“Those who dare to integrate a Gender Diversity management approach are pioneers in the business world. It is a strategic organizational change accompanied by strong resistance and cultural barriers,” says Basmah Metwally. As a matter of realizing sustainability, SEKEM appointed her as Gender Diversity Officer in 2016, after the GIZ Development Advisor successfully smoothed the path. The Egyptian Officer handles and yet promotes all gender activities which take place at SEKEM. “Only visionary organizations, which believe in human quality rather than resources, are the ones who can handle such revolutionary change, and SEKEM is definitely one of those”, the confident Basmah Metwally continues.
Even on the farming level, SEKEM raised awareness towards gender equality from the early beginnings. “I found it very exciting to work in the desert, to create something out of nothing,” says Angela Hofmann, SEKEMs Agricultural Coordinator and one of the pioneering women, who stepped into SEKEM in the early 1980s. “Being a women in midst of male farmers, while working like them, had a great impact on the farmers towards gender equality since SEKEMs early development],” says the lady, who has been occupying her agricultural leadership position at SEKEM for 35 years.
Economic growth comes hand in hand with gender equality
“The Egyptian economy is in desperate need of qualified personnel – to compete in the global economy, we need to develop the best talents of both males and females,” says Helmy Abouleish. “If we continue to neglect the potential of our 49% female population, this means we miss out on 49% of our nation’s best people”, SEKEMs CEO further explains. This commentary does not only emphasize on how marginalization of women is a deep-seated challenge facing Egypt, but it uncovers the urge of adhering gender equality to the core of business practices in order to achieve economic growth.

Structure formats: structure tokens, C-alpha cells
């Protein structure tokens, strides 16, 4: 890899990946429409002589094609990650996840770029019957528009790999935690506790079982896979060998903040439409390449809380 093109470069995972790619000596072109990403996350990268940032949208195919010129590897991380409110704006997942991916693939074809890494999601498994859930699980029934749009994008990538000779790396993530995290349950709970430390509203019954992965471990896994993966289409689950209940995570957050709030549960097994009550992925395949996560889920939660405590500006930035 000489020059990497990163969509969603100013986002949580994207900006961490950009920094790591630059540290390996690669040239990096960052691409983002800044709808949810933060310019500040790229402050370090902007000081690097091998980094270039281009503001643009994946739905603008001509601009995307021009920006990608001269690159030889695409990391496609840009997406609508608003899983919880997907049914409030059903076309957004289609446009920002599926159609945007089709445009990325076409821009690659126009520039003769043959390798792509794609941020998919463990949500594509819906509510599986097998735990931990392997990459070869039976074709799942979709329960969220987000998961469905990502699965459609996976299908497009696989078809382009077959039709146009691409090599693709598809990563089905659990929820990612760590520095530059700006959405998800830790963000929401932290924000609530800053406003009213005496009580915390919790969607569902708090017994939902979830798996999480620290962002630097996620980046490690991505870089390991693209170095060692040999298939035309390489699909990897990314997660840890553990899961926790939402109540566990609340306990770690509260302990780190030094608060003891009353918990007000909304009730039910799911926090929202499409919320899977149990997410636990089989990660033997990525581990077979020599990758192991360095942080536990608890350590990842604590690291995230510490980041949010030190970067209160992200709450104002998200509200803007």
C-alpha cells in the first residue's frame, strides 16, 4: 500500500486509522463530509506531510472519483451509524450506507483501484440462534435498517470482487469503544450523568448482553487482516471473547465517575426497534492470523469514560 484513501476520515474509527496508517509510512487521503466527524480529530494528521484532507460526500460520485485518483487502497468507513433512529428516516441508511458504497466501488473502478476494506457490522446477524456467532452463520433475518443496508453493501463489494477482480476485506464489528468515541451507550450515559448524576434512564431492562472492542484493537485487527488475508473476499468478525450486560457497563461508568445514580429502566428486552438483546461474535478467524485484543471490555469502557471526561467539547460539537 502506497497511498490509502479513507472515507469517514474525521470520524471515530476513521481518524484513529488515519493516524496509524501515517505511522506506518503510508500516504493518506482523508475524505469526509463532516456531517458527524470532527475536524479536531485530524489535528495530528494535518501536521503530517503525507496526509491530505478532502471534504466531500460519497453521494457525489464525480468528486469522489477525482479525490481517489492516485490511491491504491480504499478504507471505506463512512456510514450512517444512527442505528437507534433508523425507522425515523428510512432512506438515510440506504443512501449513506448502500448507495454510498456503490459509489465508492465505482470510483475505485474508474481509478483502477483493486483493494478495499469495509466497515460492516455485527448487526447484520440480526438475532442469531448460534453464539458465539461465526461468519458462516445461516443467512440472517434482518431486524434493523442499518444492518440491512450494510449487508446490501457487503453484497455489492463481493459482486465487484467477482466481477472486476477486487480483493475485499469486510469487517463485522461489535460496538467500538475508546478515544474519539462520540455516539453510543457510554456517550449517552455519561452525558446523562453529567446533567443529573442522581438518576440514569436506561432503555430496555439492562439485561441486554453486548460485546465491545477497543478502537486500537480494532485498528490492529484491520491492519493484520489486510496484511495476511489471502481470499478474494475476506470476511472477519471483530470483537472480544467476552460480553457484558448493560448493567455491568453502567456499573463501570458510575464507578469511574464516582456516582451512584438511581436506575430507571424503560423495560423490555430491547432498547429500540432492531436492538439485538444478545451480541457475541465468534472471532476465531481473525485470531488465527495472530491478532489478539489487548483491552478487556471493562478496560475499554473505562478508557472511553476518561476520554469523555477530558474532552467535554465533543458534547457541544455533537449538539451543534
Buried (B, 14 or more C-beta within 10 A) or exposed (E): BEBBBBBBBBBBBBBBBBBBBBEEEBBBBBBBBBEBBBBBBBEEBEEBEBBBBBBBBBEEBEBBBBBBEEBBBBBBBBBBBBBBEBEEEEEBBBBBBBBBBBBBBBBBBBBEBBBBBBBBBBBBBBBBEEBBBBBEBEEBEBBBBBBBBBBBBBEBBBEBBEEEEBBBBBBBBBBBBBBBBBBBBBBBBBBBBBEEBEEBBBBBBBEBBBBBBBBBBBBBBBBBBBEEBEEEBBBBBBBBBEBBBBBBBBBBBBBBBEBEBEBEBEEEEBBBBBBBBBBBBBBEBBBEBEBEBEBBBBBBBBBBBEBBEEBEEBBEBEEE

The share of SEKEMs total female workforce is about 25%. Although SEKEM has not reached yet the 50/50 balance in its workforce, the percentage is increasing year after year. It is a domino-effect: Raising the awareness towards the female capabilities between the community members and the young ones in particular, will definitely create a balanced and healthy environment: A society able to survive within the fast changing world around, but also able to tackle the challenges facing its development. SEKEM is confident that one day, with the help of its long-standing friends, supporters and of course its members, it will reach this balance in its work environment.